A filter disc zone of inhibition assay was first performed to qualitatively test antibiotic activity. In this assay, filter paper discs were placed onto the surface of a freshly prepared LB agar plate seeded with 2.5% (v/v) of an overnight B. subtilis culture and subsequently loaded with 4 μl of analog extracts. Analogs produced at trace levels (from pGJZ6, pGJZ7, and pGJZ12; table S1) were not tested in either this or the subsequent minimum inhibitory concentration (MIC) assay. B. subtilis strains resistant to chloramphenicol, streptomycin, and erythromycin were included in the antibiotic assessment studies (with both the chloramphenicol- and erythromycin-resistant strains also resistant to streptomycin; strains provided by L. Sonenshein (Tufts University)]. After overnight incubation at 37°C, the inhibition zones of the erythromycin analogs were compared with discs containing control extracts (prepared exactly the same as for the erythromycin analogs), control antibiotics (1 μl added per disk from stock concentrations of 500 μg/ml for chloramphenicol and 100 μg/ml for streptomycin and erythromycin A), 6dEB (1 μl from a stock concentration of 100 μg/ml), and methanol.

A liquid-phase MIC assay was completed for the erythromycin analogs in a 96-well plate format. The protocol used was identical to that recommended by the National Committee for Clinical Laboratory Standards. Resulting OD600 values of each well were recorded after 12 hours, and results were compared to erythromycin A standard.

Statistical analysis

Error bars represent SD values generated from three independent experiments.

SUPPLEMENTARY MATERIALS

Supplementary material for this article is available at http://advances.sciencemag.org/cgi/content/full/1/4/e1500077/DC1

Fig. S1. Biosynthetic pathway for erythromycin A emphasizing deoxysugar biosynthesis and attachment and the enzymatic steps catalyzed by EryK and EryG.

Fig. S2. General genetic design used in constructing plasmids and operons.

Fig. S3. Maps of the pGJZ plasmids used to generate erythromycin analogs.

Fig. S4. Deoxysugar pathways associated with first-generation pGJZ plasmids.

Fig. S5. Deoxysugar pathways associated with second-generation pGJZ plasmids.

Fig. S6. SDS-PAGE confirmation of gene expression.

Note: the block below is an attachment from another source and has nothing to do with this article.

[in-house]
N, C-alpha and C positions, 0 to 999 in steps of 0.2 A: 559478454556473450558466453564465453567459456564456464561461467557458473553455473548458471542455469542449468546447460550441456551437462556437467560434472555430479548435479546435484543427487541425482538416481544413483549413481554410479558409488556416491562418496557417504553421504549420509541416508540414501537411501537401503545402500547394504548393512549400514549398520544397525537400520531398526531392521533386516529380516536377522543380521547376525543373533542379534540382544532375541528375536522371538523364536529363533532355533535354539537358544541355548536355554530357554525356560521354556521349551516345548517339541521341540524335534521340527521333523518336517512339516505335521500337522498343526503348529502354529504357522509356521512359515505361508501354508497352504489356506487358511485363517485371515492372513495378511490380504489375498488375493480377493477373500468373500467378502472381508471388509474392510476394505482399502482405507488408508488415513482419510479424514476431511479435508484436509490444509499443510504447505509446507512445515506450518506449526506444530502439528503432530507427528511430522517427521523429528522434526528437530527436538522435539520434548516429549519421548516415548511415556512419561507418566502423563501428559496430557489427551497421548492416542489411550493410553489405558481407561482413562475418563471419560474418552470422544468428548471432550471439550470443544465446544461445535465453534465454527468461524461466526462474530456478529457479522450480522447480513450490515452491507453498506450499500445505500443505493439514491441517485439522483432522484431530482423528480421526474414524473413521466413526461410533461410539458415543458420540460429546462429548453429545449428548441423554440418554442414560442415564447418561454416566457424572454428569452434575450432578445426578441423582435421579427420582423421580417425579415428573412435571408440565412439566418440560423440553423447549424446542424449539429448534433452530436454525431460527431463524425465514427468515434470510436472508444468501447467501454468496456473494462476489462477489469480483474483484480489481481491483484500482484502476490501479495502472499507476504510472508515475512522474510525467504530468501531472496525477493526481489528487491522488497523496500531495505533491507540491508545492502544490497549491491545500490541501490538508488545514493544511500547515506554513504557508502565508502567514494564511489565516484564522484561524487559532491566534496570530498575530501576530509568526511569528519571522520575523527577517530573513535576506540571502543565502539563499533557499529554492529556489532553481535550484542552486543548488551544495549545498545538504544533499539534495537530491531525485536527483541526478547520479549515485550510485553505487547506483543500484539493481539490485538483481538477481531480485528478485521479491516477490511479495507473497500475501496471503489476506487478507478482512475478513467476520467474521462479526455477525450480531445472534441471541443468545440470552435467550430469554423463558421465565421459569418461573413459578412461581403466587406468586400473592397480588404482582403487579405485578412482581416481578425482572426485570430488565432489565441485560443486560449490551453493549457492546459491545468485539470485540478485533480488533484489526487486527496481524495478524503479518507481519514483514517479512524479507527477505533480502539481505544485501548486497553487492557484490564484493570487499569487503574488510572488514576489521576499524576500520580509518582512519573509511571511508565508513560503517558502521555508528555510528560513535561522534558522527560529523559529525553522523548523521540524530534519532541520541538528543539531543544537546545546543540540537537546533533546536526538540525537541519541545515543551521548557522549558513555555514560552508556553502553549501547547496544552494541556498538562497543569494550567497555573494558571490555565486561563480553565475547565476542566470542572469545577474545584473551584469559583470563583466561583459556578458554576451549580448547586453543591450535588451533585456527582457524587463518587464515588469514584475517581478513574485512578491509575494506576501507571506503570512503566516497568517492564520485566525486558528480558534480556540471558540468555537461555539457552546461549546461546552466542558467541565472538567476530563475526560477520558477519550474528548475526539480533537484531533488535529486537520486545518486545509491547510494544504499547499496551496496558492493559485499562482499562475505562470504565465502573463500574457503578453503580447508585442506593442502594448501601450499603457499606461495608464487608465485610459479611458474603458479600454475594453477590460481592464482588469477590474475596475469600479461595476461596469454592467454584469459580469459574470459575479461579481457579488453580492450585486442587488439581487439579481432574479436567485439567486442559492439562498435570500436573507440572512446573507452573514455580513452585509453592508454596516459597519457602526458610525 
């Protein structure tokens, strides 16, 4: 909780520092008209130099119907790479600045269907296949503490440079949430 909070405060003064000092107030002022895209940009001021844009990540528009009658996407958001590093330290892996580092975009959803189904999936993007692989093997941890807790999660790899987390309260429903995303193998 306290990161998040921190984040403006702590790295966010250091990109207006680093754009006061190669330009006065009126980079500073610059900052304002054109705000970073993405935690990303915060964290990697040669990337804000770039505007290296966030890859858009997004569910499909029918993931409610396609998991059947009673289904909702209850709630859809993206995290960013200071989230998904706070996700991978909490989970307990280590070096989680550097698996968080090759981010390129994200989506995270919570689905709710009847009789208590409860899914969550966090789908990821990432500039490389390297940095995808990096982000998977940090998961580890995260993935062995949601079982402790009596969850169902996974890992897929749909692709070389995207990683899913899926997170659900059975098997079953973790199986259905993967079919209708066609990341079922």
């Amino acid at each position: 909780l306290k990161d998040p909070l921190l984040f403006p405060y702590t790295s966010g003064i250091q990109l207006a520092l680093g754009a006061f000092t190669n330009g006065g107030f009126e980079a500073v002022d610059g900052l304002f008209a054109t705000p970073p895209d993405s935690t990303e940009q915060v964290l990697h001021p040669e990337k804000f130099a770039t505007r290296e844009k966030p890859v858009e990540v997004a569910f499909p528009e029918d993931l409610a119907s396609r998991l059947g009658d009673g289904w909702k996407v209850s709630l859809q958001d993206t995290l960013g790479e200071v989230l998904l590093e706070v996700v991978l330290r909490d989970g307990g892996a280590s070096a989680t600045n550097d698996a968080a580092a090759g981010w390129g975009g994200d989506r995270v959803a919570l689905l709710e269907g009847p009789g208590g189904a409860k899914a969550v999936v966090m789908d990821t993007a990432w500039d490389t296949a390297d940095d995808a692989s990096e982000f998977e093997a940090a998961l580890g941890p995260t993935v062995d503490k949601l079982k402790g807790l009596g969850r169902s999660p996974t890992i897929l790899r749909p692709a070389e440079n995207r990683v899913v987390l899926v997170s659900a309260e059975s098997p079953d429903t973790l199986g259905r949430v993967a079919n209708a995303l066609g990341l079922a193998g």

Fig. S7. Compounds associated with MW 689.

Fig. S8. Compounds associated with MW 703.

Fig. S9. Compounds associated with MW 705.

Fig. S10. Compounds associated with MW 717.

Fig. S11. Compounds associated with MW 719.

Fig. S12. Compounds associated with MW 733.

Fig. S13. MW correlation with EryK activity.

Fig. S14. (A and B) Filter disk antibiotic activity assessment of first-generation (A) and second-generation (B) deoxysugar pathway analogs against three B. subtilis strains resistant (+) to chloramphenicol, streptomycin, and erythromycin.

Fig. S15. Common fragmentation patterns in the MS/MS spectra of erythromycin analogs.

Table S1. Production analysis of erythromycin analogs from first (pGJZ1 to pGJZ8) and second (pGJZ11 to pGJZ18) generation deoxysugar pathways.

Table S2. PCR oligonucleotide primers.

This is an open-access article distributed under the terms of the Creative Commons Attribution-NonCommercial license, which permits use, distribution, and reproduction in any medium, so long as the resultant use is not for commercial advantage and provided the original work is properly cited.

REFERENCES AND NOTES

Acknowledgments: The authors recognize material contributions from J. Rohr (University of Kentucky; mtmTIII and mtmC); C. Méndez and J. Salas (University of Oviedo) and K. Yang (Chinese Academy of Sciences) (mtmD, mtmE, cmmUII, and urdR); B.-G. Kim (Seoul National University; Streptomyces fradiae genomic DNA used to isolate oleV and oleW); and L. Sonenshein (Tufts University; B. subtilis strains). Author contributions: G.Z. designed the study and cowrote the draft with B.A.P. Y.L. and L.F. assisted with culturing and antibiotic assessment studies, respectively. Competing interests: The authors declare that they have no competing interests.